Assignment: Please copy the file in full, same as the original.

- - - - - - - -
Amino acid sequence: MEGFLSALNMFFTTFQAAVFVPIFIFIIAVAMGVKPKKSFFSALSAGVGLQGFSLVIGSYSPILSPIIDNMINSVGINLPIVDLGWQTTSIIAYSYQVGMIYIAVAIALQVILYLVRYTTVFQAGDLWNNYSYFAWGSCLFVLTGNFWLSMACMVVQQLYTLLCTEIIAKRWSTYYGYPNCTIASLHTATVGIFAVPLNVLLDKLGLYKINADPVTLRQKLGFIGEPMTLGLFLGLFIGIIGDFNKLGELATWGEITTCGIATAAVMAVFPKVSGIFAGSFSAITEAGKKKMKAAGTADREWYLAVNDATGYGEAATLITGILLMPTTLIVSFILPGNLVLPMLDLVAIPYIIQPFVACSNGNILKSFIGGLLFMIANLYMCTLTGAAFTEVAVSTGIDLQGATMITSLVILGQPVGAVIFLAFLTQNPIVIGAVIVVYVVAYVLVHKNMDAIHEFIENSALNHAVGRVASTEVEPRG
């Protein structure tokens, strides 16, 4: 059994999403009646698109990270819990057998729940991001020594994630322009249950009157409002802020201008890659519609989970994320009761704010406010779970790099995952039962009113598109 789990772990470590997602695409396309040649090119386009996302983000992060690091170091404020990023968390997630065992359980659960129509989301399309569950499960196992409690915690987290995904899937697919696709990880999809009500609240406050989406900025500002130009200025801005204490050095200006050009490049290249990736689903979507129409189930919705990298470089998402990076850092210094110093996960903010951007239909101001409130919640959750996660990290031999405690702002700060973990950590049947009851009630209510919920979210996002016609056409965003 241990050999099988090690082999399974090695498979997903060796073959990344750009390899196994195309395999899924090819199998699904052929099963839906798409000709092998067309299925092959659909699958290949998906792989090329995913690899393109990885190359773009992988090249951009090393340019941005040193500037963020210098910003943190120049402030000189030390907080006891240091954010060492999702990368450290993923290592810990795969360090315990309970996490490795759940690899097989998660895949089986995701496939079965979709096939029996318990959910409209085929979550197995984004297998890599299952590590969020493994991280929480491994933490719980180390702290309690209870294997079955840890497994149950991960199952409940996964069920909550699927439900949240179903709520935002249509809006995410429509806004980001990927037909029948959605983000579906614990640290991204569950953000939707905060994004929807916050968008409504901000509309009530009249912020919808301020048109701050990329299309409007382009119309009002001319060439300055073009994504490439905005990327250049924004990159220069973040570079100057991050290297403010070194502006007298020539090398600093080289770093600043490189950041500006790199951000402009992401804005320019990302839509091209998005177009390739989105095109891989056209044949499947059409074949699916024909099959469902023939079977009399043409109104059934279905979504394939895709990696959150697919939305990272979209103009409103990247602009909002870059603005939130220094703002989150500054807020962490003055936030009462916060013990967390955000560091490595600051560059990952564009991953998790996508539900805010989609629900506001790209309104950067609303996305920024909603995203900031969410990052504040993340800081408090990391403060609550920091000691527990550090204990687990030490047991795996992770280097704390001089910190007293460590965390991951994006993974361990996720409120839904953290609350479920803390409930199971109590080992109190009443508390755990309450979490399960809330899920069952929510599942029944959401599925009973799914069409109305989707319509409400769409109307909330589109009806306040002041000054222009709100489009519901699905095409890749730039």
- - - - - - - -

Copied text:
Amino acid sequence: MEGFLSALNMFFTTFQAAVFVPIFIFIIAVAMGVKPKKSFFSALSAGVGLQGFSLVIGSYSPILSPIIDNMINSVGINLPIVDLGWQTTSIIAYSYQVGMIYIAVAIALQVILYLVRYTTVFQAGDLWNNYSYFAWGSCLFVLTGNFWLSMACMVVQQLYTLLCTEIIAKRWSTYYGYPNCTIASLHTATVGIFAVPLNVLLDKLGLYKINADPVTLRQKLGFIGEPMTLGLFLGLFIGIIGDFNKLGELATWGEITTCGIATAAVMAVFPKVSGIFAGSFSAITEAGKKKMKAAGTADREWYLAVNDATGYGEAATLITGILLMPTTLIVSFILPGNLVLPMLDLVAIPYIIQPFVACSNGNILKSFIGGLLFMIANLYMCTLTGAAFTEVAVSTGIDLQGATMITSLVILGQPVGAVIFLAFLTQNPIVIGAVIVVYVVAYVLVHKNMDAIHEFIENSALNHAVGRVASTEVEPRG
């Protein structure tokens, strides 16, 4: 059994999403009646698109990270819990057998729940991001020594994630322009249950009157409002802020201008890659519609989970994320009761704010406010779970790099995952039962009113598109 789990772990470590997602695409396309040649090119386009996302983000992060690091170091404020990023968390997630065992359980659960129509989301399309569950499960196992409690915690987290995904899937697919696709990880999809009500609240406050989406900025500002130009200025801005204490050095200006050009490049290249990736689903979507129409189930919705990298470089998402990076850092210094110093996960903010951007239909101001409130919640959750996660990290031999405690702002700060973990950590049947009851009630209510919920979210996002016609056409965003 241990050999099988090690082999399974090695498979997903060796073959990344750009390899196994195309395999899924090819199998699904052929099963839906798409000709092998067309299925092959659909699958290949998906792989090329995913690899393109990885190359773009992988090249951009090393340019941005040193500037963020210098910003943190120049402030000189030390907080006891240091954010060492999702990368450290993923290592810990795969360090315990309970996490490795759940690899097989998660895949089986995701496939079965979709096939029996318990959910409209085929979550197995984004297998890599299952590590969020493994991280929480491994933490719980180390702290309690209870294997079955840890497994149950991960199952409940996964069920909550699927439900949240179903709520935002249509809006995410429509806004980001990927037909029948959605983000579906614990640290991204569950953000939707905060994004929807916050968008409504901000509309009530009249912020919808301020048109701050990329299309409007382009119309009002001319060439300055073009994504490439905005990327250049924004990159220069973040570079100057991050290297403010070194502006007298020539090398600093080289770093600043490189950041500006790199951000402009992401804005320019990302839509091209998005177009390739989105095109891989056209044949499947059409074949699916024909099959469902023939079977009399043409109104059934279905979504394939895709990696959150697919939305990272979209103009409103990247602009909002870059603005939130220094703002989150500054807020962490003055936030009462916060013990967390955000560091490595600051560059990952564009991953998790996508539900805010989609629900506001790209309104950067609303996305920024909603995203900031969410990052504040993340800081408090990391403060609550920091000691527990550090204990687990030490047991795996992770280097704390001089910190007293460590965390991951994006993974361990996720409120839904953290609350479920803390409930199971109590080992109190009443508390755990309450979490399960809330899920069952929510599942029944959401599925009973799914069409109305989707319509409400769409109307909330589109009806306040002041000054222009709100489009519901699905095409890749730039």